Let me start by calling attention to the announcements made in the webinar blog on this same page.

Yes, Mission Critical announced four webinars, totaling six broadcasts, including seven broadcasts, and almost 30 industry speakers. Yes, we've been busy.

  1. First our long-planned three-part webinar on Building a Greenfield Data Center, has been scheduled for March 17, April 15th, and May 13th. The event is sponsored by Siemens

  2. Registration has already opened for our February 25th webinar on Data Center Cooling Trends. The speakers are Gilbane's Dennis Cronin and Syska Hennessy's Vali Sorell, and the sponsors are AdaptivCool and CoolSim

  3. On April 25th PDI is sponsoring a webinar on containers as a data center solution. 

  4. Future Facilities will sponsor the most recently signed of these webinars on April 6th. We're still in topic development. 

Perhaps this announcement is not as big as Apple’s iPad, or Facebook’s decision to build its own data center, or even the continuing discussions about how cloud computing will change the mission critical industry. But we need to take a new perspective.

The iPad, Facebook, and cloud development tells us that data center construction and development will continue for quite some time to come, even in bad economies, even without federal stimulus dollars.

Developments like these fuel demand for more education and training and that’s why Mission Critical is so enthusiastic and supportive of programs offered by others, 7x4Exchange, DatacenterDynamics, AFCOM, The Uptime Institute, Data Center Pulse, The Green Grid, and Data Center Marketplace.

The industry also needs to find a way to attract the Nintendo Generation, as columnist Peter Curtis calls today’s students into the field.

That’s why I wanted to call attention to an announcement made by IBM today. The company unveiled a new experiential exhibit at INNOVENTIONS at Epcot at the Walt Disney World Resort, which invites guests to discover the possibilities of building a smarter planet. The exhibit is powered by a new Smarter Data Center, providing a real-life demonstration of optimized computing that reduces energy costs by up to 25 percent.

SmarterPlanet presented by IBM offers visitors to the park a “behind-the-scenes” glimpse of how technology is helping solve the world’s most complex problems – from reducing road traffic and city crime to improving food safety and local water supplies.

For example, hands-on interactive kiosks offer guests a “match” game that reveals societal and technological implications of creating a smarter planet. Guests will discover how more than two billion people are using mobile phones to open and use bank accounts for the first time; or that only 11 percent of the United States money supply is cash; or that by unplugging household appliance while not in use homeowners can save cash, up to $286 every year; or how smarter food systems track the temperatures of foods from one location to another to prevent spoilage. From the same kiosks, guests can take a Smarter Planet poll and compare their answers with those of other visitors.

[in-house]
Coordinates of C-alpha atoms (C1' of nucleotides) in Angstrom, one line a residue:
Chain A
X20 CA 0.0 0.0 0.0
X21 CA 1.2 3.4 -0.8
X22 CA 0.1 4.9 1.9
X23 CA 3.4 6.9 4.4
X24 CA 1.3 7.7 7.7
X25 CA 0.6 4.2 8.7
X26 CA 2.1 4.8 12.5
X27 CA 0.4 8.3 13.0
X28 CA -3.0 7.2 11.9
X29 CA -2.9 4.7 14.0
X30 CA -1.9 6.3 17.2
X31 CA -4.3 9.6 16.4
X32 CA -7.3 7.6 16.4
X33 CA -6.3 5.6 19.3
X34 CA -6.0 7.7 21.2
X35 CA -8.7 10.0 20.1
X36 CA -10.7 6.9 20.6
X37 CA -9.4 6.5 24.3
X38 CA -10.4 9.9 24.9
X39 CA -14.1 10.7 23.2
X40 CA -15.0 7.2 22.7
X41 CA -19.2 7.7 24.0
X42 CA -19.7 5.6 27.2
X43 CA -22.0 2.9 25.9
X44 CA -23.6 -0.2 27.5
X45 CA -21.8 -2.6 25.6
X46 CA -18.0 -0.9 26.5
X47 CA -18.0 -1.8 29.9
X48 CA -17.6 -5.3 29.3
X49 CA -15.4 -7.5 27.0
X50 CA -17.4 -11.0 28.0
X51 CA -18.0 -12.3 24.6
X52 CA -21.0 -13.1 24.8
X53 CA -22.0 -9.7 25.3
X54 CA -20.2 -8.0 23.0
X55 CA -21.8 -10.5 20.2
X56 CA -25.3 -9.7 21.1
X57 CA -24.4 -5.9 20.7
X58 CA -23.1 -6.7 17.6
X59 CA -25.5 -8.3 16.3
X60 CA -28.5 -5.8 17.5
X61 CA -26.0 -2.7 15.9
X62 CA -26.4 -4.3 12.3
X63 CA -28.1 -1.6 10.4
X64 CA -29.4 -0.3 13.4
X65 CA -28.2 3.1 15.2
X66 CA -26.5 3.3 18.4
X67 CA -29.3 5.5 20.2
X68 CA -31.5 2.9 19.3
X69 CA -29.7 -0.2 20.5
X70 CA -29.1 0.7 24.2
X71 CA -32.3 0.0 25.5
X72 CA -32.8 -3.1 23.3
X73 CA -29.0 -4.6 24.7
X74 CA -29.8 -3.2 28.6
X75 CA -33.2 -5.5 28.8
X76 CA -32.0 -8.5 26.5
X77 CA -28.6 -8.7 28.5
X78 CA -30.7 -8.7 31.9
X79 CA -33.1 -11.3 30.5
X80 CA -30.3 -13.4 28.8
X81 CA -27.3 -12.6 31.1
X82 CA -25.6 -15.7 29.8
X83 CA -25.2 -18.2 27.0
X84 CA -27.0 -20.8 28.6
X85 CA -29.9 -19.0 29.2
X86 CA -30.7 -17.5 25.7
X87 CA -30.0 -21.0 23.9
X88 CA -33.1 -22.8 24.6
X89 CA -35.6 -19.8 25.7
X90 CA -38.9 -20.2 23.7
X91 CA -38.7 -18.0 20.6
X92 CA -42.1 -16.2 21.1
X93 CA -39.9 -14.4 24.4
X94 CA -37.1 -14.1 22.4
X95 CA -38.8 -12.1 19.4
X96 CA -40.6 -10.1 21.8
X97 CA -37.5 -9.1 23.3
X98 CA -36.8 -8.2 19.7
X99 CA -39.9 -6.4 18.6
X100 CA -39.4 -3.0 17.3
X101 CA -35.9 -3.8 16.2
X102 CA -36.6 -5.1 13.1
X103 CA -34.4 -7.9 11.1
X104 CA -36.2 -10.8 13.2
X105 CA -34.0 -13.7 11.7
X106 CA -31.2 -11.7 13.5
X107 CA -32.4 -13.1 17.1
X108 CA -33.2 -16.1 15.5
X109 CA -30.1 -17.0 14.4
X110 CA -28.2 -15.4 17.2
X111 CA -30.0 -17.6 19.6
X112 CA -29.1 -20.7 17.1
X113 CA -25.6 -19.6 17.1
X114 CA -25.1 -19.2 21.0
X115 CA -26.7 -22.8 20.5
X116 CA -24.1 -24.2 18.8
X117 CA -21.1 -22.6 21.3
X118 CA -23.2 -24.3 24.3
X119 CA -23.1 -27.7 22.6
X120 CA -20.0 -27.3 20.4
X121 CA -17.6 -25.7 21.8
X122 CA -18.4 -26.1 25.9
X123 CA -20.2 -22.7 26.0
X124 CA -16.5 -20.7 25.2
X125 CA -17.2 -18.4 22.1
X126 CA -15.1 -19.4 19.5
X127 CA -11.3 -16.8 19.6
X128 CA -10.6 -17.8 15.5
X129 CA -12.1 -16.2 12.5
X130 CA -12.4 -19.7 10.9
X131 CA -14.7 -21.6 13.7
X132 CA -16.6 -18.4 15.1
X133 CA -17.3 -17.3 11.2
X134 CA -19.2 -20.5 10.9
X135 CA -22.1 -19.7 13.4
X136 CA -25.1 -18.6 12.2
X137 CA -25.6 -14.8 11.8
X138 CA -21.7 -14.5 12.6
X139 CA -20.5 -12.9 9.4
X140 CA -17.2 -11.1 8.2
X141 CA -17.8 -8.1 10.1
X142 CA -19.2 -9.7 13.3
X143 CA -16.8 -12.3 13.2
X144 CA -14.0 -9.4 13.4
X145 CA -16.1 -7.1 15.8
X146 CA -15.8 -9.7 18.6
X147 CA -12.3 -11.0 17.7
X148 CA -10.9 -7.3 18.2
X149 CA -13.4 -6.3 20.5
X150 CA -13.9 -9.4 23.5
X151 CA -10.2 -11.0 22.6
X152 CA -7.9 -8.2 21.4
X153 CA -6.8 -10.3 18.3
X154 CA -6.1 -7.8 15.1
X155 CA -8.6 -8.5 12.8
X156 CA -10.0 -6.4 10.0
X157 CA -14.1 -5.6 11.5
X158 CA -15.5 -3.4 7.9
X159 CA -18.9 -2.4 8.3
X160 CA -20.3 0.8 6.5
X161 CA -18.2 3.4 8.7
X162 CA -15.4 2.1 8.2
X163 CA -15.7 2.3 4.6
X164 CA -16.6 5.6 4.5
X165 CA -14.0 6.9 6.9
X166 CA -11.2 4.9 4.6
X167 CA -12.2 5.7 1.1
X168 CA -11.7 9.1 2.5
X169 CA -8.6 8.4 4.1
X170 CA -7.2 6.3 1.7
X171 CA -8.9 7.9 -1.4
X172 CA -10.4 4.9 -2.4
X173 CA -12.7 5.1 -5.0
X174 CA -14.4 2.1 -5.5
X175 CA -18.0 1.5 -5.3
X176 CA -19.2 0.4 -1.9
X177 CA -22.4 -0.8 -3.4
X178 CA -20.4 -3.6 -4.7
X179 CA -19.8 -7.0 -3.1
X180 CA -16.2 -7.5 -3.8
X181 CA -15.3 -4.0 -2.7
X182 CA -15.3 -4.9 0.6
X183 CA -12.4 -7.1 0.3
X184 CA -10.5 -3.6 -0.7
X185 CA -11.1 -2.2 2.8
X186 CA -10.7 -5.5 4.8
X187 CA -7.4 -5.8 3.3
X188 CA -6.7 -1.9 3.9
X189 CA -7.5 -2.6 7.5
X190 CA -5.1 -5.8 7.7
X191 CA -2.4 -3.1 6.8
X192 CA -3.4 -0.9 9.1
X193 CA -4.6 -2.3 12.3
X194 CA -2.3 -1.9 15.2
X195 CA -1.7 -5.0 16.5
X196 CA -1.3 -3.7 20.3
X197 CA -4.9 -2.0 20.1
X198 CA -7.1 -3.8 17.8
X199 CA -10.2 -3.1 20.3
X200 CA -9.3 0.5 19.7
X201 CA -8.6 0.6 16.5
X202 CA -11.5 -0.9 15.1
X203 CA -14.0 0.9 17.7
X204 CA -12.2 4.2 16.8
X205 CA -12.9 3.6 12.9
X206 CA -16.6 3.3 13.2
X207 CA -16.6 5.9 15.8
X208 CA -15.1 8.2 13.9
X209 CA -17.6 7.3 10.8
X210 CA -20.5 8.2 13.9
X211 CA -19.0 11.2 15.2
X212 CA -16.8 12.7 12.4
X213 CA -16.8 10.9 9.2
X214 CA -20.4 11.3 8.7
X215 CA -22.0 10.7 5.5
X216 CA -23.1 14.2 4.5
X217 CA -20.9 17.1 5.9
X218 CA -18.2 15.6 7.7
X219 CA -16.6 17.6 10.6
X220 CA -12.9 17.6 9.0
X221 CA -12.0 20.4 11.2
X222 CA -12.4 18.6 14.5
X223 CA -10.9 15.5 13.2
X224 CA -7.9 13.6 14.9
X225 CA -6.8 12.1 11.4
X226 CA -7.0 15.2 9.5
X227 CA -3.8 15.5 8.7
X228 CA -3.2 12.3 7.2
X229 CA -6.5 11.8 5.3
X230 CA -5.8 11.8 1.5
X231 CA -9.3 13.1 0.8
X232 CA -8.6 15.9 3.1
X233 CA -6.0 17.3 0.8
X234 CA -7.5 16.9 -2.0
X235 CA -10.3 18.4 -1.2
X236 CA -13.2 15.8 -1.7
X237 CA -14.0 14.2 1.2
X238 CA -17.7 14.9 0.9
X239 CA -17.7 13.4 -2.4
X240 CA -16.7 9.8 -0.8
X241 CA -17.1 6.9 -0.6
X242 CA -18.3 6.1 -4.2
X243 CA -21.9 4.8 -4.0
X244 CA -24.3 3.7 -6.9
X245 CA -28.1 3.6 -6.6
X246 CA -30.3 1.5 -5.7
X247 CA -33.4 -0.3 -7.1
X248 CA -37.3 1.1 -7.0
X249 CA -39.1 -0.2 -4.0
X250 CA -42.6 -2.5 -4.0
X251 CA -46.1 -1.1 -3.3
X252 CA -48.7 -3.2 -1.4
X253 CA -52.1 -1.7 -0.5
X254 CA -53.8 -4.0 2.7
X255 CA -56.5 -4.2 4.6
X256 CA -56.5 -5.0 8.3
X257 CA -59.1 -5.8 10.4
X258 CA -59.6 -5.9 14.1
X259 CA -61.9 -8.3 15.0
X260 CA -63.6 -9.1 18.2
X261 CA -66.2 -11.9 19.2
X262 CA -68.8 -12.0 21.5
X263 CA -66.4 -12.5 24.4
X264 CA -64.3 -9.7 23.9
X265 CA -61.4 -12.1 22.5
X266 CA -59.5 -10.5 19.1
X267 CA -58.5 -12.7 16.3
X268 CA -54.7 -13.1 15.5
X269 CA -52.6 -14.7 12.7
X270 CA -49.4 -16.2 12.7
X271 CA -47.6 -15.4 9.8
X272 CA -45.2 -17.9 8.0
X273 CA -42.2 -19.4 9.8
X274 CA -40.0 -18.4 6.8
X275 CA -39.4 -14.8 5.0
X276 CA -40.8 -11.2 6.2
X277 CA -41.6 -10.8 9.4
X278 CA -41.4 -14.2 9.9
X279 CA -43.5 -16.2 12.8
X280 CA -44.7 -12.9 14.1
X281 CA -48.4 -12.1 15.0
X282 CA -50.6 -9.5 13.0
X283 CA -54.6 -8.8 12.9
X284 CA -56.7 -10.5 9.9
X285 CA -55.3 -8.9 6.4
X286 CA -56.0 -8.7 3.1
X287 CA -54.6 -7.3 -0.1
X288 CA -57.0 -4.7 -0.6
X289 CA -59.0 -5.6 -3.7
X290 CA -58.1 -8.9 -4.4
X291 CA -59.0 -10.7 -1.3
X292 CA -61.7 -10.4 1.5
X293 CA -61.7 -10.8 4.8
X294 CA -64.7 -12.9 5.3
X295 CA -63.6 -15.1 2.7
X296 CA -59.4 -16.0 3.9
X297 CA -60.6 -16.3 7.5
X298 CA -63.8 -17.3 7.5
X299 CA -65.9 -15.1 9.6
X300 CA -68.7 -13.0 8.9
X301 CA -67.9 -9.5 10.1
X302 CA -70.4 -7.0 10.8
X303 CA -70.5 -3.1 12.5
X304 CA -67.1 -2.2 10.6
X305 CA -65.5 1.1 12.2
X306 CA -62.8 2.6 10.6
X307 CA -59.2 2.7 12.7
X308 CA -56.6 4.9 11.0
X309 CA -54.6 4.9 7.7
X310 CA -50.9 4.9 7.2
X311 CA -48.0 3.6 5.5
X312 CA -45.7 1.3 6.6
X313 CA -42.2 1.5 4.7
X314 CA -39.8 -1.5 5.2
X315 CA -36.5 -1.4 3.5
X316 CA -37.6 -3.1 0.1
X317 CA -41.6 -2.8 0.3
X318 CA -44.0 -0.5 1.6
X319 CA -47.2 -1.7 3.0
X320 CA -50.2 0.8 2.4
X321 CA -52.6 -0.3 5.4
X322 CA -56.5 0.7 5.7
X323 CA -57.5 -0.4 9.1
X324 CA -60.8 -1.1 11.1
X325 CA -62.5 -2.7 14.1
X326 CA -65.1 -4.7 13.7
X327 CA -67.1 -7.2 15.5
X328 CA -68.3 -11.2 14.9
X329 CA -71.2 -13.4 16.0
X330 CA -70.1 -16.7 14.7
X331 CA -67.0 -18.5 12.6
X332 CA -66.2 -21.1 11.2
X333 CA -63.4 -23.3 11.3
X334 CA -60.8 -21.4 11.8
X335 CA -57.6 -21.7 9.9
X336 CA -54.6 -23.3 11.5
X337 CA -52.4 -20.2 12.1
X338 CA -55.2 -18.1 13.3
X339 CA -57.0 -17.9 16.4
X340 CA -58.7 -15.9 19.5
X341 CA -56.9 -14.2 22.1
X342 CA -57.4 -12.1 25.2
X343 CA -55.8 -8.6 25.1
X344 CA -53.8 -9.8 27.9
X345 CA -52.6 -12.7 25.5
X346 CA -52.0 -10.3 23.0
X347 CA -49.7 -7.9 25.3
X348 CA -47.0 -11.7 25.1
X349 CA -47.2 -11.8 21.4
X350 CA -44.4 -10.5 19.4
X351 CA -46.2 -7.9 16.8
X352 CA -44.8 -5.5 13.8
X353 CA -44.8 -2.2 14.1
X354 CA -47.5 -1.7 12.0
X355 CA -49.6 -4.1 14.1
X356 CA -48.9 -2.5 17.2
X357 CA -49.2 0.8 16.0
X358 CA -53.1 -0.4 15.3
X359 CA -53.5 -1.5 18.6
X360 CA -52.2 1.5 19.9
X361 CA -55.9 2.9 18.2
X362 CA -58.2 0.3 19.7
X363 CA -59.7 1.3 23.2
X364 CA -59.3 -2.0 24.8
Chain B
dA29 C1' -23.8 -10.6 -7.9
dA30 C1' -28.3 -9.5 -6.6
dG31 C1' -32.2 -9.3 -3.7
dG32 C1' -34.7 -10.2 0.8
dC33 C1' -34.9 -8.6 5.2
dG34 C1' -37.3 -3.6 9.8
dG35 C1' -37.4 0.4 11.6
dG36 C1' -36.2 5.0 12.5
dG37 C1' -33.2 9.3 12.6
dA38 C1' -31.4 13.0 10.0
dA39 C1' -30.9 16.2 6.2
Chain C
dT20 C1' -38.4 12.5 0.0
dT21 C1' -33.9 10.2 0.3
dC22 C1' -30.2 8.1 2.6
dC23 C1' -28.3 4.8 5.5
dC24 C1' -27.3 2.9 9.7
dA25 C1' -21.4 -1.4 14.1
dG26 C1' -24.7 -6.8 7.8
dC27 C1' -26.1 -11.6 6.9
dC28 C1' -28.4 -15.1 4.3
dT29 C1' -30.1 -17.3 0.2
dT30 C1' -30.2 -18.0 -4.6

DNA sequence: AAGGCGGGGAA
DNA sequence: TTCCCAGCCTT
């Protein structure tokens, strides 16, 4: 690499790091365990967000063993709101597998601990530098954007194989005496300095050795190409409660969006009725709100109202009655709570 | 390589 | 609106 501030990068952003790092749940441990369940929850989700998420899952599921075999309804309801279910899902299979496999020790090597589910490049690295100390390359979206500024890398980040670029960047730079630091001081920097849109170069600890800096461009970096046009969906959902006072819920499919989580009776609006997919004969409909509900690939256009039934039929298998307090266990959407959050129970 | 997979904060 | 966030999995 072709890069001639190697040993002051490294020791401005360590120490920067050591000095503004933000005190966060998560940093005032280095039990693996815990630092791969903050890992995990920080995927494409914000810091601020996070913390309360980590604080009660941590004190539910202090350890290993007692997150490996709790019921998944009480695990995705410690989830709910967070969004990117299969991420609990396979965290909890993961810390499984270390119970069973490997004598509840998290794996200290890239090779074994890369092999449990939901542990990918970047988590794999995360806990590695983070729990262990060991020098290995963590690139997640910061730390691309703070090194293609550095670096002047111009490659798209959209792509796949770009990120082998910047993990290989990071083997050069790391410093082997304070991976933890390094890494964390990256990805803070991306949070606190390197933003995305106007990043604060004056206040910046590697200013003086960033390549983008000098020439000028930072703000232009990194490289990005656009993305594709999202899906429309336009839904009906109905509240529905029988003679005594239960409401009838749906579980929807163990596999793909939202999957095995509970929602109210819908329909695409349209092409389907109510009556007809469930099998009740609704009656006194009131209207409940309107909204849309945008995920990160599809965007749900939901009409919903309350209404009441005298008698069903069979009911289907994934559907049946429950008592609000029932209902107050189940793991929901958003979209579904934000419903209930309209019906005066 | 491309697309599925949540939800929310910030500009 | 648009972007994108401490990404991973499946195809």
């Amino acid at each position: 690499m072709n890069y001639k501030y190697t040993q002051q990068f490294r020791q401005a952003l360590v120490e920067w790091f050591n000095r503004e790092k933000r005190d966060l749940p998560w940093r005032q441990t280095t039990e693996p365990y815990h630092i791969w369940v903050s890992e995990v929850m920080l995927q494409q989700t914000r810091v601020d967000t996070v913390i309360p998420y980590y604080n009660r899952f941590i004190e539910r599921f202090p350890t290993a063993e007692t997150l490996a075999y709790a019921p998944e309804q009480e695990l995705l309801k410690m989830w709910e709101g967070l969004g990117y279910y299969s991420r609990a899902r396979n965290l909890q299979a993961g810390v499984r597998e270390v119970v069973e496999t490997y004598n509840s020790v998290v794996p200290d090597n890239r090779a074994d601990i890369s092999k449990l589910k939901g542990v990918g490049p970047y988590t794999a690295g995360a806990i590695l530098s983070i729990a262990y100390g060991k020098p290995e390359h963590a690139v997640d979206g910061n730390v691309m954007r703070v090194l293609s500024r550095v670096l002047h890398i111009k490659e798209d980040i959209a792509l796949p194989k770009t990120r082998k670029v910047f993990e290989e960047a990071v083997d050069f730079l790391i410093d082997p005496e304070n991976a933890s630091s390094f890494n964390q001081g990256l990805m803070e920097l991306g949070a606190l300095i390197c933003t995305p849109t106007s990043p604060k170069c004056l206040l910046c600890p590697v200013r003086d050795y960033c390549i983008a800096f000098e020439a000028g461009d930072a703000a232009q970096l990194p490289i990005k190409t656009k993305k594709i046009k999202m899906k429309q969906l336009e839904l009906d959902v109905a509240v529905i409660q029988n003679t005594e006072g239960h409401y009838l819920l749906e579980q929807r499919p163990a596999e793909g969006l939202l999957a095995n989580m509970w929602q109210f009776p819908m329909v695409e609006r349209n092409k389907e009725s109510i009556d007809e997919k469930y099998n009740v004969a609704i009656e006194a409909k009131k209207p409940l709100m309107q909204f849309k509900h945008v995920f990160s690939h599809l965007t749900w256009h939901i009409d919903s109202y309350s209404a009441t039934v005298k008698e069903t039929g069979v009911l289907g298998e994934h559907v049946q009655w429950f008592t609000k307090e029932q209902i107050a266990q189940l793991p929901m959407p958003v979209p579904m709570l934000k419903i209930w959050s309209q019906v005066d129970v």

Smarter Data Center

The exhibit’s glass storefront invites guests to peek into a functional IBM Smarter Data Center, responsible for running the SmarterPlanet exhibit and demonstrating the advanced technology required as part of the Smarter Planet transformation.

Implemented by hundreds of IBM clients around the world over the past three years, the exhibit’s version of IBM’s Scalable Modular Data Center is a quick-to-deploy, cost-effective, energy-efficient data center built on a combination of IBM hardware and software as well as partner offerings. Using this type of data center – equipped with highly optimized servers, storage, switches and smart software – IBM has helped organizations reduce their overall IT costs by up to 25 percent, including reducing overall energy costs.

In addition to providing the computer power for the exhibit, the Smarter Data Center will donate unused computing resources to the World Community Grid to help in various types of medical, humanitarian and environmental research. This project joins together thousands of individual computers worldwide, establishing a large system with massive computational power equivalent to a supercomputer, thereby reducing research time from decades to months.

The Smarter Data Center also includes an IBM Cloudburst demonstration environment. This emerging and massively scalable compute model allows a data center to rapidly deploy a workload with a high degree of integration, flexibility and resource optimization. It also helps to drive down costs and accelerate time to market for businesses.

SmarterPlanet presented by IBM also serves as a key venue for several of IBM’s community outreach programs, including Engineers Week (EWeek), an annual program created by The National Engineers Week Foundation to reach out to current and future generations of engineering talent. The EWeek program, which IBM has hosted at its exhibit since 2000, engages visiting elementary school children in activities designed to inspire and motivate them to excel in math and science. The program also seeks to reduce the digital divide, especially for children from low-income communities where access to computers and technology may be limited at home and in school. This year, IBM will host EWeek April 13-15, 2010.